IT Man of the Year 2001

Pramod Mahajan has not only helped the Indian IT sector strengthen its roots
within the country, he has also joined hands with key Asian leaders like Goh
Chok Tong, Dae-Jung and Natsagiya Bagabandi to build a resurgent regional
identity–one that identifies knowledge-sharing as the basis for a Pan Asian
brotherhood. Along the way, he has also pushed path-breaking legislation

When Pramod Mahajan first used a telephone at the age of 29 in 1978, he was
really thrilled. He would have been far more thrilled had someone informed him
that 23 years down the line, he would be heading India’s communications
ministry or, that when India became one of the few nations to create a separate
IT ministry, he would be asked to call the shots. Neither would he have dreamt
that he would be hailed as the “progressive, proactive minister of the
sunrise ICT industry” and eventually be conferred two of the most
prestigious awards in the field of IT–the Asocio IT Award and Dataquest’s IT
Man of the Year Award, both in the same year.

Today, the 52-year old minister of IT, Telecommunications and parliamentary
affairs has not only managed to push key legislation to help the Indian IT
sector strengthen its roots within the country, he has also helped establish the
India Inc brand overseas. And after the untimely death of the country’s
biggest IT lobbyist, Dewang Mehta, Mahajan found himself seamlessly taking upon
Mehta’s unfinished agenda to see India through its journey to being the next
IT superpower (a word he actually hates as it is reminiscent of the Cold War

The minister is also quick to point out that the excitement around India’s
IT capabilities is not just hype. ‘‘We have gone through the Green
Revolution, where we made ourselves independent with regards to food. In some
parts of the country, we had what we call the White Revolution, where milk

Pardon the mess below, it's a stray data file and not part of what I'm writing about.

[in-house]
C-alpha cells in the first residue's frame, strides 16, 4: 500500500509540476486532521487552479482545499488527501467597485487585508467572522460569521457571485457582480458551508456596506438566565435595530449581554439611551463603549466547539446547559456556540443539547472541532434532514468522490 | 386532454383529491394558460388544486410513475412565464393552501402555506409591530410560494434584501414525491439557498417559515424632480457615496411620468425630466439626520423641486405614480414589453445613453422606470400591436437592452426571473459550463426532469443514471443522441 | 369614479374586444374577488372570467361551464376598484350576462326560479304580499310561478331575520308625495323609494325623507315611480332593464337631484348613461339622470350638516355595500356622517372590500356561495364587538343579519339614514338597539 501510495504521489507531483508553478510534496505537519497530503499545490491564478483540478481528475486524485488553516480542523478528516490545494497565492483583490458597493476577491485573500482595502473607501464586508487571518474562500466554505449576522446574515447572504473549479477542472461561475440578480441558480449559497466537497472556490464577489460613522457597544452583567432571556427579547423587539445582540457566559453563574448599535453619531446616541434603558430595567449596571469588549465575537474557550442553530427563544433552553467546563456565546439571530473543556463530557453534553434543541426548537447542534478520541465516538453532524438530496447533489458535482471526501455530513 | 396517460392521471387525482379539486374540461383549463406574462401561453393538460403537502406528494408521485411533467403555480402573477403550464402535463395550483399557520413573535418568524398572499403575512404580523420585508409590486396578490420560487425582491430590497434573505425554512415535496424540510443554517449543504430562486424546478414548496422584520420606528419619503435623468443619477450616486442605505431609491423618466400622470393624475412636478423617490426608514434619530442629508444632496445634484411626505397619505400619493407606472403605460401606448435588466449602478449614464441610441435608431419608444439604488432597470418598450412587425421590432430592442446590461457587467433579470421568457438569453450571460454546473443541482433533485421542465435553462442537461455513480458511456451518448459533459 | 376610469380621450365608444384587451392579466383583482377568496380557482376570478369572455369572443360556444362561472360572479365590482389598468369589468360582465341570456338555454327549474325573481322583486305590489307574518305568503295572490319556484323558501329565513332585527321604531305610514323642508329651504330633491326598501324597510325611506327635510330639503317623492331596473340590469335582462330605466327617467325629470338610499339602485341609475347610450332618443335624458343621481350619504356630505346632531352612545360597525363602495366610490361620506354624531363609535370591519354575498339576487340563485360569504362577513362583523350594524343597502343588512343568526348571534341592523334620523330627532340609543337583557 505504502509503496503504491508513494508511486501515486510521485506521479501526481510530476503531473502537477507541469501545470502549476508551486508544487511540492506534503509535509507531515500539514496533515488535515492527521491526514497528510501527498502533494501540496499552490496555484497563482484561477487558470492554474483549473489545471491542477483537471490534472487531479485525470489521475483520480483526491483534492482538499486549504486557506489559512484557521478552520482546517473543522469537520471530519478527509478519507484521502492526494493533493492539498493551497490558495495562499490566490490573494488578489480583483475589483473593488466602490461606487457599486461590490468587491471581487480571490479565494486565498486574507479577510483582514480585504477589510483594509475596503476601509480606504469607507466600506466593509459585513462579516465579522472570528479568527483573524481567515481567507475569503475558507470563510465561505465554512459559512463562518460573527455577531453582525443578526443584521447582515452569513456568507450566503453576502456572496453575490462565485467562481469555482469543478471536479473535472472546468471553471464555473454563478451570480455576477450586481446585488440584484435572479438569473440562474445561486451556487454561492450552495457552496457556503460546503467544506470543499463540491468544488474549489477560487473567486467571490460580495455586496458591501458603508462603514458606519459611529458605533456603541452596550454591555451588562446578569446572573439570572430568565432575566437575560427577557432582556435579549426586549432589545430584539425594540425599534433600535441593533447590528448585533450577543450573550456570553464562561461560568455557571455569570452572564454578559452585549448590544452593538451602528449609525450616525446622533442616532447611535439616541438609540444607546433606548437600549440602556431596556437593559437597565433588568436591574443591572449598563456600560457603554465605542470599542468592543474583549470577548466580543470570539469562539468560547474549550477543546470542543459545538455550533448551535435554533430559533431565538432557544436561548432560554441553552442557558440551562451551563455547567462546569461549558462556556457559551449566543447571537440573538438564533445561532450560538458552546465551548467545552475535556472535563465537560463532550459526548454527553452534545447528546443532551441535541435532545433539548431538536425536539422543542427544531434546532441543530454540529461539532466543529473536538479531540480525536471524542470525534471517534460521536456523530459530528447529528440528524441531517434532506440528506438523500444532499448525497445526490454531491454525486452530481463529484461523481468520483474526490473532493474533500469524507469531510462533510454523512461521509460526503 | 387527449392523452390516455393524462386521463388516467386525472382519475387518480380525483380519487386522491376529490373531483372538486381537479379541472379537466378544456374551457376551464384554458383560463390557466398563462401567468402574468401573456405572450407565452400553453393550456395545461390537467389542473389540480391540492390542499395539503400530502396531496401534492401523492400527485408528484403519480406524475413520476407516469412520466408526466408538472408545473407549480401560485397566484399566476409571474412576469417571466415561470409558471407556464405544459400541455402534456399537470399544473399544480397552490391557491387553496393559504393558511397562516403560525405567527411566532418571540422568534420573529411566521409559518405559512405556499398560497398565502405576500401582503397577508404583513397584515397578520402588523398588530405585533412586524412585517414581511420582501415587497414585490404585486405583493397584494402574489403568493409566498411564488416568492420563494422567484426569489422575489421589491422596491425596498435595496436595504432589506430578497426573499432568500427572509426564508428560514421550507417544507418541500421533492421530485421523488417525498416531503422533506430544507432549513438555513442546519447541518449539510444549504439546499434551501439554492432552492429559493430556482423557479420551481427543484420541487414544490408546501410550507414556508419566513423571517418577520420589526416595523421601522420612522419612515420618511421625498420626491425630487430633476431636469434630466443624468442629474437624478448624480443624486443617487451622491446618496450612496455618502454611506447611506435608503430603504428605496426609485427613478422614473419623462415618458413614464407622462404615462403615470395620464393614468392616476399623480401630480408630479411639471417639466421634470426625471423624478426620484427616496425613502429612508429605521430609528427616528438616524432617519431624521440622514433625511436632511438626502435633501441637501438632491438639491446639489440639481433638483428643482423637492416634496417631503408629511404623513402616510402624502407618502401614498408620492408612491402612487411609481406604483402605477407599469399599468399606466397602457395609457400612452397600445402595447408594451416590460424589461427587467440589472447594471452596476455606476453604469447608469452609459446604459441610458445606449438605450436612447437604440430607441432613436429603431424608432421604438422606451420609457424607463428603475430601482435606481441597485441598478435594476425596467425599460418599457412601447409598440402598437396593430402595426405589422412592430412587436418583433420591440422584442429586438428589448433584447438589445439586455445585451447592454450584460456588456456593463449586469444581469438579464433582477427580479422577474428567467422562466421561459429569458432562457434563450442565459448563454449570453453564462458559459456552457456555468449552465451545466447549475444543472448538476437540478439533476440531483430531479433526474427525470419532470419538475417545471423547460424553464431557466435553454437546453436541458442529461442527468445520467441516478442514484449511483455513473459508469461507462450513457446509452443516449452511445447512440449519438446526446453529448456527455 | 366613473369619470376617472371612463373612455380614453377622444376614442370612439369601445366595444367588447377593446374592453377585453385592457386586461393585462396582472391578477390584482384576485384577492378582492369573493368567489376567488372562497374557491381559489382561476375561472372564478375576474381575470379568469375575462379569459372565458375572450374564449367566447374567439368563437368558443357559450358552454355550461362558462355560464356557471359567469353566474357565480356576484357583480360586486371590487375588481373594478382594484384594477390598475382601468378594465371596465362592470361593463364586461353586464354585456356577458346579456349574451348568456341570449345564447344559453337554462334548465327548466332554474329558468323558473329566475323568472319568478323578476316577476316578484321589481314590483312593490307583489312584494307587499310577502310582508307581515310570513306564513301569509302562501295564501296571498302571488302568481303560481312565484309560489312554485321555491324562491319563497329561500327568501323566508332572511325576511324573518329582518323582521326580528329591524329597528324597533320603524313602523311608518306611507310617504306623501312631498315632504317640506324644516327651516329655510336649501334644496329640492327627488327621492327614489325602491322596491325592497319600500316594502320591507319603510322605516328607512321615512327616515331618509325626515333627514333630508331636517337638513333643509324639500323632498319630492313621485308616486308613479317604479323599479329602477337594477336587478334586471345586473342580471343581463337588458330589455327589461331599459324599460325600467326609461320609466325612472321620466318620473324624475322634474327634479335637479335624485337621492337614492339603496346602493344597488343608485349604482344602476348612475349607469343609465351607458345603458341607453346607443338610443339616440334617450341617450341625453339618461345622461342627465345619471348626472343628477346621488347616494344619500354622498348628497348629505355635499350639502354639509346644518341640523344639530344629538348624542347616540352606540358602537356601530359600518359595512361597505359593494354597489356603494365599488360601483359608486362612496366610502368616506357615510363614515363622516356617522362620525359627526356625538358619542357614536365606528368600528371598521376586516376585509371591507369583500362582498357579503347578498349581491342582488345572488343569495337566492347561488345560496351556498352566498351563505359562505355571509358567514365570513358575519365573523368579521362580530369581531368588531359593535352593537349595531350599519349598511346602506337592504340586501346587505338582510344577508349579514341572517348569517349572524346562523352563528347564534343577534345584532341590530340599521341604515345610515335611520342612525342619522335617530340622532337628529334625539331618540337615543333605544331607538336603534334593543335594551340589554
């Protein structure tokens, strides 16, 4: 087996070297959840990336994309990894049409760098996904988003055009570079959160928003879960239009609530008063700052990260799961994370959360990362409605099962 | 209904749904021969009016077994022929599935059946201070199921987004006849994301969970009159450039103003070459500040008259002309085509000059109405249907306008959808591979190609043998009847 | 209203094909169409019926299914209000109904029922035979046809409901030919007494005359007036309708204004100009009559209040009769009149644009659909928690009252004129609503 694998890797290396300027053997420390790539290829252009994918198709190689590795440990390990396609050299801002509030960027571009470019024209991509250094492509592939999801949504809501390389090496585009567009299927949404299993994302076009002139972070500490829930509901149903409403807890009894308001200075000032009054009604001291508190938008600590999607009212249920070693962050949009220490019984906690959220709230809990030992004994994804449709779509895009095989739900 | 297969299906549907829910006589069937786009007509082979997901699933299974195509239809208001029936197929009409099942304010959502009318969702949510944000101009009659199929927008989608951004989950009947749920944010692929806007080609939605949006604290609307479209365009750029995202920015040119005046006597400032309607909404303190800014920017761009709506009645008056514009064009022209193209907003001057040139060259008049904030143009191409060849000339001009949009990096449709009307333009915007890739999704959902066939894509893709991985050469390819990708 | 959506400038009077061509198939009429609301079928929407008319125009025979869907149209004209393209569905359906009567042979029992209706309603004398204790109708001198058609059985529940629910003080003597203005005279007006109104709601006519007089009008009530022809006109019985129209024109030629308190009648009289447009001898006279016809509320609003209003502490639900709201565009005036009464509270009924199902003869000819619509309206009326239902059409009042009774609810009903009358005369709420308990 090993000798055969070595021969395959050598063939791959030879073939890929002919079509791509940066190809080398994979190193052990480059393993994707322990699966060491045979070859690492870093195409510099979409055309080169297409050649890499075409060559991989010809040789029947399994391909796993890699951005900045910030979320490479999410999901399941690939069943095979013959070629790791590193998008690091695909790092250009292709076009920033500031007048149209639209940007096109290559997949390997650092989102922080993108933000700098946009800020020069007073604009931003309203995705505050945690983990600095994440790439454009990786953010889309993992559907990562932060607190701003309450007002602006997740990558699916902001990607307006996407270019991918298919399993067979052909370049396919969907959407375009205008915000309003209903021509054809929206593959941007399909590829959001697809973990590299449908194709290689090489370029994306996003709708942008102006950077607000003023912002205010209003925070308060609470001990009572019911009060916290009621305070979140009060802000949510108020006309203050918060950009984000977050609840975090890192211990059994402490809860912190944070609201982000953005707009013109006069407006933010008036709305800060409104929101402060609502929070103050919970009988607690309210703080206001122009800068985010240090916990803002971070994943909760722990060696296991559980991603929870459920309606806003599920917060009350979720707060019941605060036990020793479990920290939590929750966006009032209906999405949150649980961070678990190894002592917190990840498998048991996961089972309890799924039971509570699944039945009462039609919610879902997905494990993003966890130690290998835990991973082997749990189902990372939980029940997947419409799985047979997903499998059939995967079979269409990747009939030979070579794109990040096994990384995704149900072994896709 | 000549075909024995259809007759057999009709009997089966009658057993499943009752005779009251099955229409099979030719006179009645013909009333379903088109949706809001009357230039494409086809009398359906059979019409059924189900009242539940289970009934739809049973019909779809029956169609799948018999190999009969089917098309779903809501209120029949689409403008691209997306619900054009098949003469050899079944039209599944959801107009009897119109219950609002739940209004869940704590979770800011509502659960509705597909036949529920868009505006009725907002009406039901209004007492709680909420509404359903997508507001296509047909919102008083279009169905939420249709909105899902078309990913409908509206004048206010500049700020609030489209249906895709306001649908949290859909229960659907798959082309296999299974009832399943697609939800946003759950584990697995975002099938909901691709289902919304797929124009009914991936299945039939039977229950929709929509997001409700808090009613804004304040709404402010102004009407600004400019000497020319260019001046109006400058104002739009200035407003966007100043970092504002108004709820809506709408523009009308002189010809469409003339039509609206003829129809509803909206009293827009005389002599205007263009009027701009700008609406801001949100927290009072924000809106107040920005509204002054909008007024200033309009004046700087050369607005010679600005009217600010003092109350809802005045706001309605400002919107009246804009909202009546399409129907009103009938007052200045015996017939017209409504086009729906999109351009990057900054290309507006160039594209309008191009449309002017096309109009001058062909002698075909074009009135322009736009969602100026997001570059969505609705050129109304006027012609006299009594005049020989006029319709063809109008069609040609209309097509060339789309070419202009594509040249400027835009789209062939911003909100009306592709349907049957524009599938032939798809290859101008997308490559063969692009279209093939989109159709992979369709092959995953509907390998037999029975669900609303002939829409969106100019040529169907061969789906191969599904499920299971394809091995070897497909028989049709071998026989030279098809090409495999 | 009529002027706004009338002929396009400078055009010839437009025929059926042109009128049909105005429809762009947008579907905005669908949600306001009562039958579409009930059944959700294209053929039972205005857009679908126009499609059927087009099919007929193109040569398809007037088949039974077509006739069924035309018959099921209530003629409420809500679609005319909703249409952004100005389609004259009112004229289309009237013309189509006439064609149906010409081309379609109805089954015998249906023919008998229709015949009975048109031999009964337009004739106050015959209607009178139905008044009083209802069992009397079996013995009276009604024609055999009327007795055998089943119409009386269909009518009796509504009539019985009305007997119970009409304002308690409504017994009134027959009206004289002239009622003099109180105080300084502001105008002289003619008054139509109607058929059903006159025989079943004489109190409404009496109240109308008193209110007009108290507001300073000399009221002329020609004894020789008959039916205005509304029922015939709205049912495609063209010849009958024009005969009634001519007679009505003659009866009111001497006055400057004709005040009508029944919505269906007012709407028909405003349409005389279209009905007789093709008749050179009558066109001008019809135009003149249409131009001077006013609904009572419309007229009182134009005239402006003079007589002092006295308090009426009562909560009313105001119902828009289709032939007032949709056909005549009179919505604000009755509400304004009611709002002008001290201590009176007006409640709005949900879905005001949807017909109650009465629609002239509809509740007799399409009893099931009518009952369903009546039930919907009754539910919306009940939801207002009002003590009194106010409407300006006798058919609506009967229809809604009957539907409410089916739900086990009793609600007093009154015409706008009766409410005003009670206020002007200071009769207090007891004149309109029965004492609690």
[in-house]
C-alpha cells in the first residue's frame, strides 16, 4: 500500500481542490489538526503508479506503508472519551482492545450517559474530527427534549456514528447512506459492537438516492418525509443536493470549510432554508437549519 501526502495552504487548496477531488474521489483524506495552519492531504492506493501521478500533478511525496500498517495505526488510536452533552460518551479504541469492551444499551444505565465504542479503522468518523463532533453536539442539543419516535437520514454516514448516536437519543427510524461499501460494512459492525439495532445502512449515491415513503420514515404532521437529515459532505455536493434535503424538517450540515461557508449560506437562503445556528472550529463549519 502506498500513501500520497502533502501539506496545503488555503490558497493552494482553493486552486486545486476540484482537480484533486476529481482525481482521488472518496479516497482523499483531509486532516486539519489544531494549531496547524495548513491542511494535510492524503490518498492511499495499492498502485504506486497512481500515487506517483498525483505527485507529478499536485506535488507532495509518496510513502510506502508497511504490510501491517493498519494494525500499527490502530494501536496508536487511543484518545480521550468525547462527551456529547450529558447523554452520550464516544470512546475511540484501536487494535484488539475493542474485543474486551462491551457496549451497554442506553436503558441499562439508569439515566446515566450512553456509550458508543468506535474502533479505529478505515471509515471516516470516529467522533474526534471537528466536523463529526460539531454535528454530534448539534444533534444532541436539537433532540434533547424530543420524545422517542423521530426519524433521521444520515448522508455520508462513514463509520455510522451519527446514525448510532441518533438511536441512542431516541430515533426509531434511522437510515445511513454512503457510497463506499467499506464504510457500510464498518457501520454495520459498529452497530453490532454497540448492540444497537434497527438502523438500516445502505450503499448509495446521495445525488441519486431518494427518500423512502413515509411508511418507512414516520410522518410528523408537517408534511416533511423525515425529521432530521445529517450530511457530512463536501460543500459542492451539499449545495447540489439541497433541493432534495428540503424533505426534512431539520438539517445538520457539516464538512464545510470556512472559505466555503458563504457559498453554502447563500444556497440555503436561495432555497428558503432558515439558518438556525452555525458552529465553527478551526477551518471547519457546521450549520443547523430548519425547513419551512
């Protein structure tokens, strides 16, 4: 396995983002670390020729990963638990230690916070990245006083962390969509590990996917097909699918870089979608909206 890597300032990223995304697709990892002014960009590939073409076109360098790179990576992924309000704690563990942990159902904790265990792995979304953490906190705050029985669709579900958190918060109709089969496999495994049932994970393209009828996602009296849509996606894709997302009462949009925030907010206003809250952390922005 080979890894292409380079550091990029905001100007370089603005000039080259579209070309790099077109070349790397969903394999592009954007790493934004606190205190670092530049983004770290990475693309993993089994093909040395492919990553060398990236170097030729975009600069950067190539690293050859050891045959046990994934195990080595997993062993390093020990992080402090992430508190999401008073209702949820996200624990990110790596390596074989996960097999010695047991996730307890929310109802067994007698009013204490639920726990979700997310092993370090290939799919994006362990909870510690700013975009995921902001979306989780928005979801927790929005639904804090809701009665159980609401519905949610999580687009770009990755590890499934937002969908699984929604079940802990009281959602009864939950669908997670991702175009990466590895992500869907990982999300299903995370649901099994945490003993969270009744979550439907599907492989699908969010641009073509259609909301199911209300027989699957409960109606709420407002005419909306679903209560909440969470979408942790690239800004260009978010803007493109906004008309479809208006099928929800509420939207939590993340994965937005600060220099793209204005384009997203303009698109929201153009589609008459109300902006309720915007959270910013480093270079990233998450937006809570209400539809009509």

production was increased. But I don’t think there has ever been anything apart
from the IT revolution that has set everybody on fire,’’ he says.

Not that he is unaware of the challenges that confront this growing sector.
According to him, the ICT sector needs to tackle five challenges–privatization,
deregulation, globalization, competition and convergence. He also feels that
while the world recognizes India’s IT potential, the country has still not
reached the status of a superpower. And while he categorically points out that a
miracle has indeed occurred since NTP ’94 and NTP ’99 and the country has
been treading the right policy path on the power front, he also talks about the
need to tackle telecom and power issues on a war footing. ‘‘Unless we make
ourselves self sufficient and modern and achieve international standards on both
fronts, we cannot sustain the momentum of this revolution,’’ he says.

He points out that the country’s strength does not lie in world-class
telecom or power infrastructure. ‘‘Our strength lies in our world-class
human resources,’’he says adding that the real challenge is to ensure that
IT-enabled services reach the people. No guesses on why he wants to create a
reservoir of 10 million Indians in the knowledge sector. ‘‘We should be the
reservoir of knowledge that the world can outsource,’’ Mahajan speaks of his
dream the way Dewang Mehta used to.

No wonder, over the years he has networked with politicians and bureaucrats,
academics and businessmen, scientists and entrepreneurs, nudging and
occasionally coercing people to facilitate the growth of the ICT segment. He has
also single-handedly managed to convert bureaucratic red tape into a red carpet
welcome for entrepreneurs and investors. In fact, in June 2001 when Mahajan was
delivering the keynote address at the Information Technology Association of
America’s (ITAA’s) annual convention in Orlando, he made a huge impact on
the audience comprising150 corporate IT CEOs from the US. Here, he pointed out
that India was going through its second freedom struggle–the IT Revolution,
which would give to the country, economic power and sovereignty. He advised US
and Indian IT companies to prepare together and beat the slowdown. He also
earned the distinction of being the only non-US minister to have been invited to
address the forum.

Mahajan has also been a fast learner. As soon as he got the additional charge
of Communications, he immediately proposed the integration of IT and